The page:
NYU former polisci prof misquotes Trump. The president is having NONE of it.
- President Donald Trump called out a New York University former political science professor who misquoted him on Twitter.
- The former professor has since deleted the original tweet and issued a separate tweet containing an apology.
President Donald Trump on Monday lambasted a former New York University political science professor who fabricated a quote and attributed it to the commander-in-chief.
NYU initially confirmed to Campus Reform by phone that Bremmer is currently employed by NYU. NYU's website also hosts his faculty bio, which states that Bremmer "is a Global Research Professor at NYU." After the initial publication of this article, an NYU spokeswoman said that Bremmer is not currently employed by NYU and that his affiliation with the school ended in September 2018.
"[Ian Bremmer] now admits that he MADE UP 'a completely ludicrous quote,' attributing it to me. This is what’s going on in the age of Fake News. People think they can say anything and get away with it. Really, the libel laws should be changed to hold Fake News Media accountable!" Trump tweeted early Monday morning.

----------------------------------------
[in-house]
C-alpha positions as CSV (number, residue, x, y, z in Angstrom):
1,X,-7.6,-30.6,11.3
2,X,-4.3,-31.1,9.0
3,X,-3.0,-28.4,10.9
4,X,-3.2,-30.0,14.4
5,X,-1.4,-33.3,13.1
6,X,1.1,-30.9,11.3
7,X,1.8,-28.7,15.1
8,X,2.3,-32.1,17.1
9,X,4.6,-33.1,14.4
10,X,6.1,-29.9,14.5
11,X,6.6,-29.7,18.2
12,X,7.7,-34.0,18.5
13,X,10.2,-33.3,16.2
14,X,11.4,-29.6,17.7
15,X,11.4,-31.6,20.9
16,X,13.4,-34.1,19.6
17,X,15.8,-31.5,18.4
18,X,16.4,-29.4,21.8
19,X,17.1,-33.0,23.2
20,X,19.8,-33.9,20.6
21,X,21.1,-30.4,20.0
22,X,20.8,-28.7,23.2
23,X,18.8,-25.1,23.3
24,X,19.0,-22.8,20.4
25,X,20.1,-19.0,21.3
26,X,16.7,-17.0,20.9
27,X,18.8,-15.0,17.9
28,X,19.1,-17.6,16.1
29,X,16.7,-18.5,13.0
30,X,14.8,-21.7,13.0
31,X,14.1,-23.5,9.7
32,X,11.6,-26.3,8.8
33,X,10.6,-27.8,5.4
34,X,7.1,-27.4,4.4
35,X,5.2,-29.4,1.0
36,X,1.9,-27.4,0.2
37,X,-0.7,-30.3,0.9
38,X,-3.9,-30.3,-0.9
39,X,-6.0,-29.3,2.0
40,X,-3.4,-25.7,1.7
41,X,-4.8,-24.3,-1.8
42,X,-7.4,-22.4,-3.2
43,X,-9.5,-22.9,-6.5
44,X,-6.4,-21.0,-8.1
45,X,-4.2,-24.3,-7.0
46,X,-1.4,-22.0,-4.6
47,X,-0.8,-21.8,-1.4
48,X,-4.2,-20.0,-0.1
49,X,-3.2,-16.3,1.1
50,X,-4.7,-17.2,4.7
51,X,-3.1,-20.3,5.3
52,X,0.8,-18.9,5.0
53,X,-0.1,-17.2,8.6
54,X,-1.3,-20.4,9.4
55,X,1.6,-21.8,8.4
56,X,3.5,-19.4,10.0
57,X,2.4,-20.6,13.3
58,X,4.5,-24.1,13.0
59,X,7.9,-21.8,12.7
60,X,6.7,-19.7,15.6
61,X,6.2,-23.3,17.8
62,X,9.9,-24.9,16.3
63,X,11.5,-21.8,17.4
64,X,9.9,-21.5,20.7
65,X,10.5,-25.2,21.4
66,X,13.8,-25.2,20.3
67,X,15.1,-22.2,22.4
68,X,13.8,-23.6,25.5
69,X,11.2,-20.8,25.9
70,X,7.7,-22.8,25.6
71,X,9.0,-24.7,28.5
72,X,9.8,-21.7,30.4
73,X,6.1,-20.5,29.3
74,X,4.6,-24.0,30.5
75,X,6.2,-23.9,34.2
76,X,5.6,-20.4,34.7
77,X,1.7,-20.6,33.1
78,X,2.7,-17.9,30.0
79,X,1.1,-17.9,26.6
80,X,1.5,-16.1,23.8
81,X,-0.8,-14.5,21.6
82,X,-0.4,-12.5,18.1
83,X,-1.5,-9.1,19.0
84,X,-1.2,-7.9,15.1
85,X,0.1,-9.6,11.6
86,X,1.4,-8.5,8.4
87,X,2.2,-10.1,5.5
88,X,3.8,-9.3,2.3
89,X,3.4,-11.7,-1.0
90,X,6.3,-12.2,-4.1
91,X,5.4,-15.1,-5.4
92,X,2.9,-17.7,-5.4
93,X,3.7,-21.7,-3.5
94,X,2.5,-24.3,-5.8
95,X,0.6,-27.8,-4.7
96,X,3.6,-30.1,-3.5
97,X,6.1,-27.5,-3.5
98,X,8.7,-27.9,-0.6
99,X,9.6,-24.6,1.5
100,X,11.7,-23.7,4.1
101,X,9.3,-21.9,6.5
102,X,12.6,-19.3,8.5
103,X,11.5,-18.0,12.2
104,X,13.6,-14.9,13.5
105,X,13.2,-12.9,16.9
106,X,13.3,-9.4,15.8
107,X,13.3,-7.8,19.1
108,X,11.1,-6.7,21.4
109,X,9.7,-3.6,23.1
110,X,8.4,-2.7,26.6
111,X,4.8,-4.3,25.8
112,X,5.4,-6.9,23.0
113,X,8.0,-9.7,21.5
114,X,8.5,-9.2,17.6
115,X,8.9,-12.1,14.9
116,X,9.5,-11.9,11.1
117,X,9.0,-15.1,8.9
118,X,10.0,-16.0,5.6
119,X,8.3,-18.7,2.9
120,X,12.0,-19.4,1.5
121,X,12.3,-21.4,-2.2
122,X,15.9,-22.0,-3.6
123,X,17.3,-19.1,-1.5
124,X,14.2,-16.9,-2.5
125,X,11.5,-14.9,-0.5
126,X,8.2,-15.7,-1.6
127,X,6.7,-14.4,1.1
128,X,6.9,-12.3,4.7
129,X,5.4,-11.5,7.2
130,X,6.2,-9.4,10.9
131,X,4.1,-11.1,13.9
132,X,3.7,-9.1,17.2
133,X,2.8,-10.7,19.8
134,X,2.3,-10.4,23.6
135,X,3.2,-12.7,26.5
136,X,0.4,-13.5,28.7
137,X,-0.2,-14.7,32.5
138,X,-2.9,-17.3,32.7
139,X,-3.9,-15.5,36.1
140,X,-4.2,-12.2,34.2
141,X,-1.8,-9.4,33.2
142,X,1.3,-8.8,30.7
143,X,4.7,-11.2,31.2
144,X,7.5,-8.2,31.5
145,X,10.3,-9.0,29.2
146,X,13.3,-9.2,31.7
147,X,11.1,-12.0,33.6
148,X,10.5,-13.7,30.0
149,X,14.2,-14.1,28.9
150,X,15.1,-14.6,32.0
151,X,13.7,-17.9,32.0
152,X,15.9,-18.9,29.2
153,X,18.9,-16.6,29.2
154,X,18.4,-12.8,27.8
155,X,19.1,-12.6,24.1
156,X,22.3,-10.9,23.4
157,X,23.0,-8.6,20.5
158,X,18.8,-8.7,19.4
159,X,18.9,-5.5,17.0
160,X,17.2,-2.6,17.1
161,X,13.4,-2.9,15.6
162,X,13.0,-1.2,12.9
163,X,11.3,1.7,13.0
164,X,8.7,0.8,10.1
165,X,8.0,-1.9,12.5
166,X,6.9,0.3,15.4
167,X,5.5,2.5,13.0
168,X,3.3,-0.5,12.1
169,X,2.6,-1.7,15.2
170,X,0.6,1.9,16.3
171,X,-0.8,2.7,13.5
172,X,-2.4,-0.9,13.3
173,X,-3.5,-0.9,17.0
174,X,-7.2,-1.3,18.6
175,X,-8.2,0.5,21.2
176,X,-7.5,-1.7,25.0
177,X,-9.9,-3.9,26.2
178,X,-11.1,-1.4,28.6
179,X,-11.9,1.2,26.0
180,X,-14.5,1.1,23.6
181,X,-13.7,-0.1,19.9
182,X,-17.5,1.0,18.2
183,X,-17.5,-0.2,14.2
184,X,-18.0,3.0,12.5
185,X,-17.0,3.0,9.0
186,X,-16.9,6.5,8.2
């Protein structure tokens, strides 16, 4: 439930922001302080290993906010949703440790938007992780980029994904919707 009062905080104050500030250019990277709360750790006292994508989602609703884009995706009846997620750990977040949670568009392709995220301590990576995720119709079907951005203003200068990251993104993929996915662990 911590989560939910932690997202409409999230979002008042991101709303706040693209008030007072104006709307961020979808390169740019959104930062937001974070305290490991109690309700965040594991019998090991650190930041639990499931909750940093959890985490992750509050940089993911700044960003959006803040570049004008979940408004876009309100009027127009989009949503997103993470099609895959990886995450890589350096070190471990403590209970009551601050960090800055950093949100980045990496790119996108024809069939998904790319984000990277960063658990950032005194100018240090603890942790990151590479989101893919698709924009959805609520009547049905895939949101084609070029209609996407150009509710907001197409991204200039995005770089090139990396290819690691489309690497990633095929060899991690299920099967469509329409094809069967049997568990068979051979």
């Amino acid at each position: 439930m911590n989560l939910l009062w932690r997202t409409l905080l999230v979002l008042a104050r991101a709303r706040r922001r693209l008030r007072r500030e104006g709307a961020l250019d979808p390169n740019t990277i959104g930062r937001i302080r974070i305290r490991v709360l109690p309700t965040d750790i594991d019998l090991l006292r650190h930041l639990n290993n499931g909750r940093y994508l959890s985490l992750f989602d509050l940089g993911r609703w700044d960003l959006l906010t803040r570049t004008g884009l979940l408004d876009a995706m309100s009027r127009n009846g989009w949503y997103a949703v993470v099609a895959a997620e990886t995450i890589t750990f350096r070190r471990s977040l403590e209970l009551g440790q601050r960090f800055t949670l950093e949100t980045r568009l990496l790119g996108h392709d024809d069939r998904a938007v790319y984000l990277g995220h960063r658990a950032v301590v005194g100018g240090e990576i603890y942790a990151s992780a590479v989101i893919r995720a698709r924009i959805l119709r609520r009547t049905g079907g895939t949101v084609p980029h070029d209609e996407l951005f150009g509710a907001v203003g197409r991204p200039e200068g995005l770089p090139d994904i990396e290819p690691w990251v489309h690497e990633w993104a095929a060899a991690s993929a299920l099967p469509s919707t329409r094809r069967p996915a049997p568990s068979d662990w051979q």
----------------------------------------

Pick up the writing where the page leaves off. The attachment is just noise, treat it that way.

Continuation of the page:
.@ianbremmer now admits that he MADE UP “a completely ludicrous quote,” attributing it to me. This is what’s going on in the age of Fake News. People think they can say anything and get away with it. Really, the libel laws should be changed to hold Fake News Media accountable!— Donald J. Trump (@realDonaldTrump) May 27, 2019
The president's response came just hours after Bremmer attributed a false quote to "President Trump in Tokyo."
"Kim Jong Un is smarter and would make a better president than Sleepy Joe Biden," Bremmer falsely claimed the president said.
Trump did, however, tweet the following: "North Korea fired off some small weapons, which disturbed some of my people, and others, but not me. I have confidence that Chairman Kim will keep his promise to me, & also smiled when he called Swampman Joe Biden a low IQ individual, & worse. Perhaps that's sending me a signal?"
Bremmer tried to downplay misquoting the president after receiving some backlash.
“This is objectively a completely ludicrous quote," Bremmer wrote in a later tweet, according to Fox News. "And yet kinda plausible. Especially on Twitter, where people automatically support whatever political position they have. That's the point."
That tweet, along with the original one, appear to have now been deleted from Bremmer's account.
The only reference to the false quote that is now on Bremmer's timeline contains an apology: "My tweet yesterday about Trump preferring Kim Jong Un to Biden as President was meant in jest. The President correctly quoted me as saying it was a 'completely ludicrous' statement. I should have been clearer. My apologies."